Weaver Door Shaper System
A small cabinetmaker shops for a door production setup. June 17, 2013
I am looking at a used Weaver 3 shaper door system and am trying to decide if I want to go that route for making raised panel doors. What are your experiences with these shapers? They look rather crude but seem to do a reasonable job. What other costs need to be considered - tooling, sanding, etc.? Iím trying to figure out approximately what to offer for the three shapers as I am unfamiliar with them.
From contributor D:
I don't have any hands-on experience with them I think you'd be way better off with a single heavy duty shaper (SCMI or similar) with digital readouts on spindle height and fence position. I have heard this opinion from other more experienced people in the business as well. Looking at it another way, I have never seen these systems in industrial cabinet shops doing high volume high quality work.
From contributor S:
The Weaver stuff is really good for the money, but it isn't for volume production. You ask "What other costs need to be considered?" Now I am really concerned about your financial future.
You make no mention of how prepared you are for the rest of the production process: ripping lumber, getting good edges for gluing panels, gluing process, sanding panel profiles, assembly clamps, wide-belt, forklift, and tooling. If you are trying to save money, you are probably better off buying doors. If you are trying to make money, you are probably better off buying doors. If you are trying to make a small fortune in the door business, you will need to start with a large fortune.
From contributor H:
I have a couple of Weaver shapers on the floor. While not possessing an award winning modernistic design, the machine have been very capable, easy to adjust, and well thought out. I also make use of their sticker guide, coping sled, and a couple other odd and end pieces on other brand equipment. I don't have one of their door systems but a friend does, and changeover is fast with no fiddling.
You'll need to find yourself a RF gluer, door clamp, a real cutoff saw, and a widebelt with platen to have any hopes of making it worthwhile. We're a two man operation, but build every door that goes out of here. Charge what you need to make money on them though. I don't try to compete with national door producers on price and honestly can't compete with the on quality with the equipment I have, but produce a marketable product. The biggest advantage I have is turn time. I can knock out a few doors same day if need be.
From contributor R:
You don't mention how many doors you will be making. If you don't make many, and have the space for all that, they will work. If you are short on space, and used Unique Door Machine will be much nicer, and I think better quality door. Can't help you on price a lot, but they can't be bringing much on the market these days.
From contributor J:
We have a two man shop and build our own doors. I've seen the Weaver system and think their shapers and fixtures are very well thought out. We have a somewhat similar system with several shapers set up for dedicated operations. I have made similar fixtures as the Weaver, but I would guess that the Weaver fixtures would be more convenient than the ones that we have made.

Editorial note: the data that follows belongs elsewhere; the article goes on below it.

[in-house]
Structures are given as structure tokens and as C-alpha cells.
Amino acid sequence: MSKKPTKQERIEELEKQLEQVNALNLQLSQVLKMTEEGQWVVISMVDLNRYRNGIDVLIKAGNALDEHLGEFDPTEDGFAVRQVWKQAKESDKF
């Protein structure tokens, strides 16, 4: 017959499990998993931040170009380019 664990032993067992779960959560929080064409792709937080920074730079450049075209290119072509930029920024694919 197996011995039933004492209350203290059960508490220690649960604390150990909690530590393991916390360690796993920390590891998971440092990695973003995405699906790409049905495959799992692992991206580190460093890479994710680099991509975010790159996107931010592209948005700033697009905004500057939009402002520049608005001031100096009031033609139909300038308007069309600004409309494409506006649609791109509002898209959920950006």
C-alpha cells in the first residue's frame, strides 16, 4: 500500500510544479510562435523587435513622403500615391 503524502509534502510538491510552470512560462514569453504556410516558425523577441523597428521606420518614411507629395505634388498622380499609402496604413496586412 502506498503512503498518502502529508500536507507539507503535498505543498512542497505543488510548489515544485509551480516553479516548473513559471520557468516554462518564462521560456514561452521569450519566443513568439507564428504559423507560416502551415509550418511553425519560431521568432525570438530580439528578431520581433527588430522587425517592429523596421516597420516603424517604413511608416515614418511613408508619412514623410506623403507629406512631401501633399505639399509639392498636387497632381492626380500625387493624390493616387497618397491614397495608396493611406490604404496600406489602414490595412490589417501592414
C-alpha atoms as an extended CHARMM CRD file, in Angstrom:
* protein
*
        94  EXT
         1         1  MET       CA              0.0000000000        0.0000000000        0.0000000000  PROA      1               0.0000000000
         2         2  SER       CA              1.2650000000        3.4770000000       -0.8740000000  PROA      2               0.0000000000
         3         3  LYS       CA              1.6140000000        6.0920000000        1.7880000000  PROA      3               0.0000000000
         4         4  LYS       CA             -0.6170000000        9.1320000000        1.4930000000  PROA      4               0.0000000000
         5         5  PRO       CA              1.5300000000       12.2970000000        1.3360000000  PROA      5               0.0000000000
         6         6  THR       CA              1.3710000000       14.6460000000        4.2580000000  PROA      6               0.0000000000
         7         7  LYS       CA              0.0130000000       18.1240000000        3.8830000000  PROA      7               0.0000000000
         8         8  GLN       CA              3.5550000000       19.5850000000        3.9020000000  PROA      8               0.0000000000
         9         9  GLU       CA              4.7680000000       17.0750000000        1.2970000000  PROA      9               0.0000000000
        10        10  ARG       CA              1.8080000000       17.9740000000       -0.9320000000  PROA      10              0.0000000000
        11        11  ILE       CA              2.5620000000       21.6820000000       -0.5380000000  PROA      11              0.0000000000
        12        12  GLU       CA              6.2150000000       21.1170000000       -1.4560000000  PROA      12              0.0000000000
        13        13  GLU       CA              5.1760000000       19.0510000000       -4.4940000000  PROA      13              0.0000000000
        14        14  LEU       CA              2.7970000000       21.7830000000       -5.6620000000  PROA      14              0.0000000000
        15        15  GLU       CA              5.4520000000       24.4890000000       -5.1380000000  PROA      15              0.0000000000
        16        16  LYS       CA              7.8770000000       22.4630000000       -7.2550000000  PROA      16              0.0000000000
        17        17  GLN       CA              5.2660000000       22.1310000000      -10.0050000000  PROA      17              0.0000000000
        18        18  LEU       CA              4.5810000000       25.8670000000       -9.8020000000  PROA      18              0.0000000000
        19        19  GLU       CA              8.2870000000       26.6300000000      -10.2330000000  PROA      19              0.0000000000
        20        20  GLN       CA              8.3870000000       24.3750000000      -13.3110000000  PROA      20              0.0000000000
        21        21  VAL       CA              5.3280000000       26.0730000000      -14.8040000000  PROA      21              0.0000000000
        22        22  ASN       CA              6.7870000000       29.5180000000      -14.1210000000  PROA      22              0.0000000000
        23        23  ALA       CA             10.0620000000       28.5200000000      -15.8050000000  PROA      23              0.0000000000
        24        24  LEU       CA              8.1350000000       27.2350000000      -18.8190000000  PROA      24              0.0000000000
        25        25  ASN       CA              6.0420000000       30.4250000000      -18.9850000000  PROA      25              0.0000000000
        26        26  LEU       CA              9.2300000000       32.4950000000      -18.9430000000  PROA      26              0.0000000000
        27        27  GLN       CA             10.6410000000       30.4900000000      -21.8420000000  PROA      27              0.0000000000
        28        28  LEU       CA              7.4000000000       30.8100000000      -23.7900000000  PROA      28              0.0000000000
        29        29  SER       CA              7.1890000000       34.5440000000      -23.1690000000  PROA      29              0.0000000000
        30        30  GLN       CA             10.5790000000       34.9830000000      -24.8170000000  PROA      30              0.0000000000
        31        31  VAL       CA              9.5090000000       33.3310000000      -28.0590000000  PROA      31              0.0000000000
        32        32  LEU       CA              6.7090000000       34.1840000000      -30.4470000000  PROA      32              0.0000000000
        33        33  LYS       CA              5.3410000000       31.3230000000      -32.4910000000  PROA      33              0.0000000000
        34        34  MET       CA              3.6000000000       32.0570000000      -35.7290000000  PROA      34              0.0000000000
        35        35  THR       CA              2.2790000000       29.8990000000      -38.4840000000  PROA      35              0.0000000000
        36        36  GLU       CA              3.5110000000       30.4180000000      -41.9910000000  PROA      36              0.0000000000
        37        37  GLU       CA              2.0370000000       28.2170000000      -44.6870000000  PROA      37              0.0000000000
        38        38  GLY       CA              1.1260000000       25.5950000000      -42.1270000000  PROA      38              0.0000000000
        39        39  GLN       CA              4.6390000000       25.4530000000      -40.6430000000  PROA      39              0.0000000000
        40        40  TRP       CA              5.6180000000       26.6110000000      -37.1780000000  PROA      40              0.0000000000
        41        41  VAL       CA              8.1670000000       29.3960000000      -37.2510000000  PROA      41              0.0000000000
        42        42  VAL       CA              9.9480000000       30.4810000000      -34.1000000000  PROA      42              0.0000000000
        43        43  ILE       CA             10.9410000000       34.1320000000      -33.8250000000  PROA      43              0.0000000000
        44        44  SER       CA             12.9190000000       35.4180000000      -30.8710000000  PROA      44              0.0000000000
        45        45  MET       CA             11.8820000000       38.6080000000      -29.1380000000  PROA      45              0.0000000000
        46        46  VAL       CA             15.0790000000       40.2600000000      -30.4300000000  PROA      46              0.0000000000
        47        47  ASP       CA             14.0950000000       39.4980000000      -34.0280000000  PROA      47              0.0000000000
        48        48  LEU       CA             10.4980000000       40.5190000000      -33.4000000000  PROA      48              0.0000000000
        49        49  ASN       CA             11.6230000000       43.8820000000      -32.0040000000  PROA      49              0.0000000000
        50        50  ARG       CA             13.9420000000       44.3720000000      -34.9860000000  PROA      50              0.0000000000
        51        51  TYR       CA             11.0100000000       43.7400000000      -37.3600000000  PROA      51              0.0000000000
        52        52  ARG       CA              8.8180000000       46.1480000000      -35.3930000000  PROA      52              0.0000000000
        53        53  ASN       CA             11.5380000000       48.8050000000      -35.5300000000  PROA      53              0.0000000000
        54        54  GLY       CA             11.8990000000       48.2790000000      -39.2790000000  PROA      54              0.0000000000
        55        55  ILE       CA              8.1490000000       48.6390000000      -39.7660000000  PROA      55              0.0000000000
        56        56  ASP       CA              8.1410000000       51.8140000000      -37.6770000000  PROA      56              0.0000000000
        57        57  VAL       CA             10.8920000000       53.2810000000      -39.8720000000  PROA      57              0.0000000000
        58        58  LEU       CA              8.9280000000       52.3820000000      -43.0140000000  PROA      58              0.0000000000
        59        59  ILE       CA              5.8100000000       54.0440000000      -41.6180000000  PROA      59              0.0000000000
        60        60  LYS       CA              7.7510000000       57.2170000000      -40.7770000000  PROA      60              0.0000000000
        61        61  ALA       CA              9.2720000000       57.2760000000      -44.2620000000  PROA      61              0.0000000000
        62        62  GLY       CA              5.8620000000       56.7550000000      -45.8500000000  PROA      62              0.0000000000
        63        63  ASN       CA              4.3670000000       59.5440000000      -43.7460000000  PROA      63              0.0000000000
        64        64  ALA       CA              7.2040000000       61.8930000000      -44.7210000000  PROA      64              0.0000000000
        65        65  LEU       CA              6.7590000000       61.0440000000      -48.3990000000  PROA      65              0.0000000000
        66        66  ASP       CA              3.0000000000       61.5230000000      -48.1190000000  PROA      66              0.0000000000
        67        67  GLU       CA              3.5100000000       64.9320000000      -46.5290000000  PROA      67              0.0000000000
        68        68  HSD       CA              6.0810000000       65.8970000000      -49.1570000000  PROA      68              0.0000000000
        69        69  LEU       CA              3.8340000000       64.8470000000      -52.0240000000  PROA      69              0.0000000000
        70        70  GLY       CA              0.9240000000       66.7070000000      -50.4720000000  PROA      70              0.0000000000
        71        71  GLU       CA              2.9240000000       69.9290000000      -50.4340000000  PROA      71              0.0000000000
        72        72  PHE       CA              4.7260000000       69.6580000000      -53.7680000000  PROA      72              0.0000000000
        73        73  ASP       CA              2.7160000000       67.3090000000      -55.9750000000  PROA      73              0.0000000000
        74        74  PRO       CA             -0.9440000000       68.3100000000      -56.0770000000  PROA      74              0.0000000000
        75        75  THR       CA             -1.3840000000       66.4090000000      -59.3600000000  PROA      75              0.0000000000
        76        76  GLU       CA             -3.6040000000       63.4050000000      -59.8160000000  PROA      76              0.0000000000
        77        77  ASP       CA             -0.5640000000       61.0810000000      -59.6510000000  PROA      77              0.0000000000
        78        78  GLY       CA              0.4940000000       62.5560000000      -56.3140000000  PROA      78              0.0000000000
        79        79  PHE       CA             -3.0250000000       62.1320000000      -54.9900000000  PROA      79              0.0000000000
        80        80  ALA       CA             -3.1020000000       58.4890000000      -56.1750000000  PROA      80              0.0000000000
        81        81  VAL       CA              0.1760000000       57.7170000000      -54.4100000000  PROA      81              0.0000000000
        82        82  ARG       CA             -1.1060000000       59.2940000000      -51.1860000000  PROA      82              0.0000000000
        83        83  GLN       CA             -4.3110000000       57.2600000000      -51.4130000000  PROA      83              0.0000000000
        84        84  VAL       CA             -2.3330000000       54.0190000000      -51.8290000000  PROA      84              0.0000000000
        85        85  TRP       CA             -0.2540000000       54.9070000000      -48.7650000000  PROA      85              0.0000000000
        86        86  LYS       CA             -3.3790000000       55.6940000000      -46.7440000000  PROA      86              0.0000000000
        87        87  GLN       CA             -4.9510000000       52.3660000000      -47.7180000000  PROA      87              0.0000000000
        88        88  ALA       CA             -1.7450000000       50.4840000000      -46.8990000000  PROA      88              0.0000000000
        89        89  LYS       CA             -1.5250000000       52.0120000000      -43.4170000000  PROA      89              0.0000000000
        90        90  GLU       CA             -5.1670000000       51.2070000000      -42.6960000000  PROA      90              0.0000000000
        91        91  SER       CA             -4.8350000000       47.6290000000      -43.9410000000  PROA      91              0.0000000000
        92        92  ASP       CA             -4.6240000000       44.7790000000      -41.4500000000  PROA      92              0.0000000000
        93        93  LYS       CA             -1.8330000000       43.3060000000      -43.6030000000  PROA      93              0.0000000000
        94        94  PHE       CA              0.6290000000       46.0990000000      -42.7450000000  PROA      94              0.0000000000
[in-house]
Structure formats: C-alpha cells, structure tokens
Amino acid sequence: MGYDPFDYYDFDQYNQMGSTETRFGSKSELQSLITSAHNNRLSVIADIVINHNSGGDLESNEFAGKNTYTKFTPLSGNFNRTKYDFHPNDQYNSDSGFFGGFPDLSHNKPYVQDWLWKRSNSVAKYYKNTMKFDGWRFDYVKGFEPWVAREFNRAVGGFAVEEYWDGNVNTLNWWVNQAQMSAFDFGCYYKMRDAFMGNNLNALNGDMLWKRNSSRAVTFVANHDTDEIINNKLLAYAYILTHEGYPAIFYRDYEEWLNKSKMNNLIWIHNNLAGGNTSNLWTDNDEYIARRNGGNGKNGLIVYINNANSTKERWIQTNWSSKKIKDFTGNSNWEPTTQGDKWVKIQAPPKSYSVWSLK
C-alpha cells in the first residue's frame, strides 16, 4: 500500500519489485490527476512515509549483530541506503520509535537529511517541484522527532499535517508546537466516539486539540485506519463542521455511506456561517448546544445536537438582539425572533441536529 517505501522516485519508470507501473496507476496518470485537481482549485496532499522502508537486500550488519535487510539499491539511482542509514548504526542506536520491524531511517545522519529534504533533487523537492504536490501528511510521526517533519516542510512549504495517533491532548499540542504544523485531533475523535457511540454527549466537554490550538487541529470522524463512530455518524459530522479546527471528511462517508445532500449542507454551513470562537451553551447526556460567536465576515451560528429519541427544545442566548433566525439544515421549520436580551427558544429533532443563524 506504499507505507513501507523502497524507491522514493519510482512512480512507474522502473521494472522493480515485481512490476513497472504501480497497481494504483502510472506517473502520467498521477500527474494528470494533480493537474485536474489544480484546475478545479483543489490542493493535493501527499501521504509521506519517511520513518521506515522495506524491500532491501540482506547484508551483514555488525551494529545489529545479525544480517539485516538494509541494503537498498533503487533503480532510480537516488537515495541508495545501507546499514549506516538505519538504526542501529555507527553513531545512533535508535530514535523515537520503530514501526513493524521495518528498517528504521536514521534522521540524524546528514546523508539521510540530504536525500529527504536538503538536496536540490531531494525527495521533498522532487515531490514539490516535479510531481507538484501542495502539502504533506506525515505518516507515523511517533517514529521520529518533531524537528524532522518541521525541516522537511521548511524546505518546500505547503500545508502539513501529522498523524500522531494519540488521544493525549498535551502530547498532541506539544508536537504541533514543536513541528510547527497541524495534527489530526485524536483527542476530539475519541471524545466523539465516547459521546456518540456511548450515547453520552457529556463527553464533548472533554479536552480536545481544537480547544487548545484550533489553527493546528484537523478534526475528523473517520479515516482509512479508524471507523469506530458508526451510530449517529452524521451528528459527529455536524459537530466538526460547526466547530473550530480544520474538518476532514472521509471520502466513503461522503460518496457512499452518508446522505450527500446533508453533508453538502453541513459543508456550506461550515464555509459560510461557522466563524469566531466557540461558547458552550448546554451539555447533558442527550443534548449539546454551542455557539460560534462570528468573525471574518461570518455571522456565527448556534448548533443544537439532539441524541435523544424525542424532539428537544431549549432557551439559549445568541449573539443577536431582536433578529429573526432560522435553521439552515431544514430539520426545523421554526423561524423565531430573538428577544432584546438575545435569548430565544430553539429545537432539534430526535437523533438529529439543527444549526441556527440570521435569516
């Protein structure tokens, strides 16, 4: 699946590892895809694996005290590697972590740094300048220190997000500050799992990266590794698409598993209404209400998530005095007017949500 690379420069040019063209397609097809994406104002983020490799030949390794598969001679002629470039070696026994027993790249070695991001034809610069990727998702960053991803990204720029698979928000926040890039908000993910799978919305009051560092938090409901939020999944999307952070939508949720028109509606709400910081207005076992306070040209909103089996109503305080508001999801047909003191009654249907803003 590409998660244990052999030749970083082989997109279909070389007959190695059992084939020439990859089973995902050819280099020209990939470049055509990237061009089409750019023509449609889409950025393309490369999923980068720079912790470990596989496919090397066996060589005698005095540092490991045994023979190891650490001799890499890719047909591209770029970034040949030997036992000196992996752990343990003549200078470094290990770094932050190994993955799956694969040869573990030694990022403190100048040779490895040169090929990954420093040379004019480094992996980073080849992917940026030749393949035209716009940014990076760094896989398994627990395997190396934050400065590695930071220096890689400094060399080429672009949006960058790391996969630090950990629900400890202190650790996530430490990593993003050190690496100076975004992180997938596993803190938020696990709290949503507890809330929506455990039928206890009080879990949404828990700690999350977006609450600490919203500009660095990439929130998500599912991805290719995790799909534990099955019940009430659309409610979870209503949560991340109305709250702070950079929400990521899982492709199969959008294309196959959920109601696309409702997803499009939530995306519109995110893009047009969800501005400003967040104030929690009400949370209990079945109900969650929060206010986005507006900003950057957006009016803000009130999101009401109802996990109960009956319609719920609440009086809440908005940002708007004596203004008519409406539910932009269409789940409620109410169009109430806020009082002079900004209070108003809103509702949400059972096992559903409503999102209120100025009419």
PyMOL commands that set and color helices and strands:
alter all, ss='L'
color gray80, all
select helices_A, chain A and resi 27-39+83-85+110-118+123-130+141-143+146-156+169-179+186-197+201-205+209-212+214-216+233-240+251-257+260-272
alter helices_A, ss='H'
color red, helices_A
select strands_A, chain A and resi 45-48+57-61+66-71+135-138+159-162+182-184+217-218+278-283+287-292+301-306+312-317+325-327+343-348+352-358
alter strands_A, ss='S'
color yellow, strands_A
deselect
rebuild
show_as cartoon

We have made thousands of doors, only for the cabinets that we make. The real advantage is the ability make bar panels, furniture ends and the like. My customers appreciate the fact that we make everything right down to the moulding. Could I make more money if I outsourced? Maybe. Would that impress my customers? Nope.
From contributor K:
I bought the Weaver three door system with power feeders 14 years ago. I have made thousands doors. All of which are just as beautiful as ones made on more expensive, prettier machines. These machines are tough as can be, very simple to change cutters, simple to maintain. Yes they are ugly, but why pay extra for pretty fluff? Customer service is top notch, at least it was the one time I had to call. Even then, it was just to see what the process was to switch to insert cutter heads since mine came with stacked cutters. There's always a more sophisticated machine out there, but you can make a couple of hundred doors a week on these very fine machines without any headache. Reliable, sturdy, and accurate.
From contributor U:
I outsource my doors to a local door shop that run Weavers. They have four or five guys working there and every time I stop there are several carts full of parts waiting to be run. The guys are fast and they make those Weaver shapers hum all day long and put out a lot of doors and panel ends. So I have no problem saying these are good machines. I outsource my doors because I can build another set of cabinets in the time I could build a set of doors. Plus I don't have the floor space to dedicate to the equipment that it does take to do it successfully.
From contributor G:
Don't be fooled by the looks. Weaver shapers are very capable. We too have made thousands of doors with ours and we have six of them. Their power feeders are the best by far. We have machined rails shorter than three inches long with them. They are single purpose machines and are not meant to be changed much from the original setup. Because of this they don't have many bells and whistles. I highly recommend their cope and panel sleds also. One thing I like better about Weavers compared to a Unique type machine is that there is no limit to the length of rail they can machine. They are far, far from hobby level. Not even close. I say invest in them and make your own doors. Yes, you will need more equipment to build them profitably, but the equipment can also be used for other things also.